our bodies? To enjoy physical activity is the best way to practise it but this does not mean that we don’t have consciousness of our work. We must listen to what our body is whispering to us before, during and after any activity. What are our muscles saying, our bones, the posture, the psychosomatic senses and even our skin? Similarly, after the activity, it is very important that the muscles recover, there is regulation of the breathing and the body stretches. Are we conscious of all these things? All this does not mean to be obsessive but just to have an adequate and close relationship with our bodies.

SCIENCE FICTION: Cold Stor y (+): prologue

by Rowan, Student He was cold, right down to the bone, so cold he found the highest intensity they could muster; 1 neutron bomb worth, terrifyingly-blissful relief, as yet another of his limbs became the outside of the metal suddenly seemed to shiver and then, an unmoving, unfeeling, frozen lump. It was all he could do to without warning, blew apart with catastrophic force, blowing keep on staggering the last few hundred metres to his icy den. away everything in and around the isolated facility. As the sun’s Inhaling every previous breath that had, within seconds, become golden rays beheld the metal’s glowing interior, a single resonatmany hundred shards of ice that pierced his throat, with every ing chime came forth, heard only on the fabric of space and time. ragged breath. As he passed the entrance of his icy sanctuary his The glowing metal vanished in a blinding flash of multi-coloured legs too gave up and he fell, but his cry never came. For he con- light, and so, with that, two dimensions began to overlap… tinued to fall, fall through an empty space between existence and A thousand years later…. It was Tuesday. To be precise it was 11:59 a.m., the sixnon-existence, conscious and the unconscious. As his existence began to fade, he felt unseen eyes focus upon him and a gentle teenth of June, the 762nd year of the Imperial calendar. A perfectly normal Tuesday. People went around without knowing warmth infuse his frozen limbs. what was about to happen, what had been set unwittingly into Generations later…. The head of IRIST-ED (International Research Insti- motion all those years ago. As the church bells began to toll their tute for Space Technology – Earth Division), begins tests on an 12th and final chime, a sudden silence descended upon the earth, unknown, resonate metal brought back to earth from the core echoing across two newly bound worlds, whose union had been of an unusual meteor. Looking down at his fellow researchers announced exactly 1000 years prior. As the final chime’s echo from the overhead walkway he says, in a commanding, no argu- faded, a ripple, unseen but felt. It washed over everything, in ment voice, ‘Begin’. Within a second, the first laser had struck the what seemed like a single instant. Noise returned, the memory metal, a cry of ‘no change detected’ from the analysts preceded left, the event had never happened. Except of course, it had. the next attempt, and the one after that. Many days later, with Ever since that day, for reasons no one remembers, Irregularity thousands of lasers having hit the irregular, chunk of metal, each Fields have existed. Rips through space, between two very differwith an increased intensity until finally, they broke through. At ent but irrevocably joined worlds.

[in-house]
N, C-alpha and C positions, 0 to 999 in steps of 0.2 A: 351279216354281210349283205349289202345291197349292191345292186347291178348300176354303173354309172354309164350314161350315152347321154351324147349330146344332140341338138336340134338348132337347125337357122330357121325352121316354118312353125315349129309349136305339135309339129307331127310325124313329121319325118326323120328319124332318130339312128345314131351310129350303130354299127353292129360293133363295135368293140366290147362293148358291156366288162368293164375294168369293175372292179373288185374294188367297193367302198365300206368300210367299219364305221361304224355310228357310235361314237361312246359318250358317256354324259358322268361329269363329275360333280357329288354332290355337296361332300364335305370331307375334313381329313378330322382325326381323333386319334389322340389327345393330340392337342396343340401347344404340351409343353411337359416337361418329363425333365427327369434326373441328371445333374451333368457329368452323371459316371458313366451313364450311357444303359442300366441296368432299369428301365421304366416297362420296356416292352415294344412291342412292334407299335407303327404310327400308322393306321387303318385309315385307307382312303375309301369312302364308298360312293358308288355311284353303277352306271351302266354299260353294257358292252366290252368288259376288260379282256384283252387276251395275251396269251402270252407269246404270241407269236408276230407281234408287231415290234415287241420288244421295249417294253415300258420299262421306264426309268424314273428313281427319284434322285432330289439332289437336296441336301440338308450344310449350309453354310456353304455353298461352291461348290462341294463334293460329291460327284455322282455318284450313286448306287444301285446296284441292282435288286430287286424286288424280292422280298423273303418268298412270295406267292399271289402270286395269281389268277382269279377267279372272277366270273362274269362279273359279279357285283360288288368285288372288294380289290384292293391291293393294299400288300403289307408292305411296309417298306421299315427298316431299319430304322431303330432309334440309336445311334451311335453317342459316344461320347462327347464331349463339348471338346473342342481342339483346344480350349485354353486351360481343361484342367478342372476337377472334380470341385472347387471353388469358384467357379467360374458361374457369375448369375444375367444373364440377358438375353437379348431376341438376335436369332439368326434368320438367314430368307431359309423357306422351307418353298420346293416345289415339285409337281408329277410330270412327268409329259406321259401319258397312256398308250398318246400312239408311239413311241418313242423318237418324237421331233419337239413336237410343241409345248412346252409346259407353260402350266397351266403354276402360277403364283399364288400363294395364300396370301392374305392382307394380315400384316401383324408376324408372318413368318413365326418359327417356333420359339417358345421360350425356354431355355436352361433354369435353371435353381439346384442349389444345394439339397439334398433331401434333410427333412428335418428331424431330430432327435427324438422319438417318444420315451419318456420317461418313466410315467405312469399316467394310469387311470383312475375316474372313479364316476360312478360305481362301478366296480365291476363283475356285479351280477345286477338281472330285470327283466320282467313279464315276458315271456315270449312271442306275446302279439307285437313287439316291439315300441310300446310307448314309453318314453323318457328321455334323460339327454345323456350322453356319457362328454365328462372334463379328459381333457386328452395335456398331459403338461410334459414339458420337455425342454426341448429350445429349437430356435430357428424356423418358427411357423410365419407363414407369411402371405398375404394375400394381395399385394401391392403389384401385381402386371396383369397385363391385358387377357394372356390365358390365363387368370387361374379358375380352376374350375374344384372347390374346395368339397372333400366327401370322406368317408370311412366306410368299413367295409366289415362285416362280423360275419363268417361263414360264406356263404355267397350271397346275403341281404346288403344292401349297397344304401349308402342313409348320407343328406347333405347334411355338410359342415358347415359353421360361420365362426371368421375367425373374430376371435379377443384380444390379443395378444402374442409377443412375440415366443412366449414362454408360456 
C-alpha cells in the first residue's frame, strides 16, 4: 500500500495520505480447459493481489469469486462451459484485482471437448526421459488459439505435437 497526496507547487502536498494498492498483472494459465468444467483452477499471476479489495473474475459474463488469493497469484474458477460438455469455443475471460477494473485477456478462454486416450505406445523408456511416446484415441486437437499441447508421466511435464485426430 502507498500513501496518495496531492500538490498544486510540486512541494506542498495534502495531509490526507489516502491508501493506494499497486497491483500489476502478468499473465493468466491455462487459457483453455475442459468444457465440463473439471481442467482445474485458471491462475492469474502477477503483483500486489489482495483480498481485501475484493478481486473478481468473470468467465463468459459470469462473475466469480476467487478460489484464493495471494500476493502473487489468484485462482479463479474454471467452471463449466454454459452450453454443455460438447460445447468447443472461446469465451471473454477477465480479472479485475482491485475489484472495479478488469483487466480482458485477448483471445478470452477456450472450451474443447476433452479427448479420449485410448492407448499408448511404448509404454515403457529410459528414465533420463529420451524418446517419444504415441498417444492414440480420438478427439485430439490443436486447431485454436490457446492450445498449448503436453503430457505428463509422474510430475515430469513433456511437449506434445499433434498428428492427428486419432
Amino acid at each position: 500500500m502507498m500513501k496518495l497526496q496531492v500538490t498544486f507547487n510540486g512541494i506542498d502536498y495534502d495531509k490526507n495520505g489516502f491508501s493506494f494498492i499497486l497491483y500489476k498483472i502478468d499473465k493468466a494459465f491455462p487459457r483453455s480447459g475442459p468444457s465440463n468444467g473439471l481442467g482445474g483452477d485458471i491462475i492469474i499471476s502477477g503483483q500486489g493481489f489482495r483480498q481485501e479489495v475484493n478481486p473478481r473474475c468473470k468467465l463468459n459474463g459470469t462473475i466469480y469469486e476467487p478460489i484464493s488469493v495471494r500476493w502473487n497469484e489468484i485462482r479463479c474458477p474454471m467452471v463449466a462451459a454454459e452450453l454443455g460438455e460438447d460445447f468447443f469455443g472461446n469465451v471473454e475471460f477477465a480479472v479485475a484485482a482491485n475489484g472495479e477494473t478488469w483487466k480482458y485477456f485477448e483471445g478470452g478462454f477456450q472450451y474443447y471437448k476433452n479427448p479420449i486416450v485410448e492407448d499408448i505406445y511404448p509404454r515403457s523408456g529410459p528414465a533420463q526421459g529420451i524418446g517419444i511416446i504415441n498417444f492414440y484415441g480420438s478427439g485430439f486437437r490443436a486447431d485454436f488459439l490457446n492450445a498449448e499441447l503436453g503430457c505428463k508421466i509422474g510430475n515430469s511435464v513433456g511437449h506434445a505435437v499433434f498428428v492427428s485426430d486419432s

The Brockwood Observer





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TH E MO VE ME NT CO NT IN UE S by Ara , Student


I was touched by the power that images hold and I decided to explore the world of photography as my project for the year. To start learning what photography was and how to use the cam era I undertook my first project: Movement. Having learned a bit more about photogra phy I decided to go and shoot in London for a day; to try street photography and to capture life as it is. Then came a point where I wanted to capt ure people that I knew in images; to take portraits . My goal was to see if I could capture the person in just one image. This whole process has shown to me how important it is to find something that you reall y love doing. I see what it is like to do something whe re you are fully there, with no thoughts about other things affecting you; to give something your fullest. No one has forced me to do anything this year , it was me doing it and moving forward because I wanted to. I had a lot of support when I needed it, which was given in a way that felt like the answers came from me.There was no pressure that I felt, yet I moved to different levels in my work. I think that this project has helped me see the world in a new ways, it has made me so much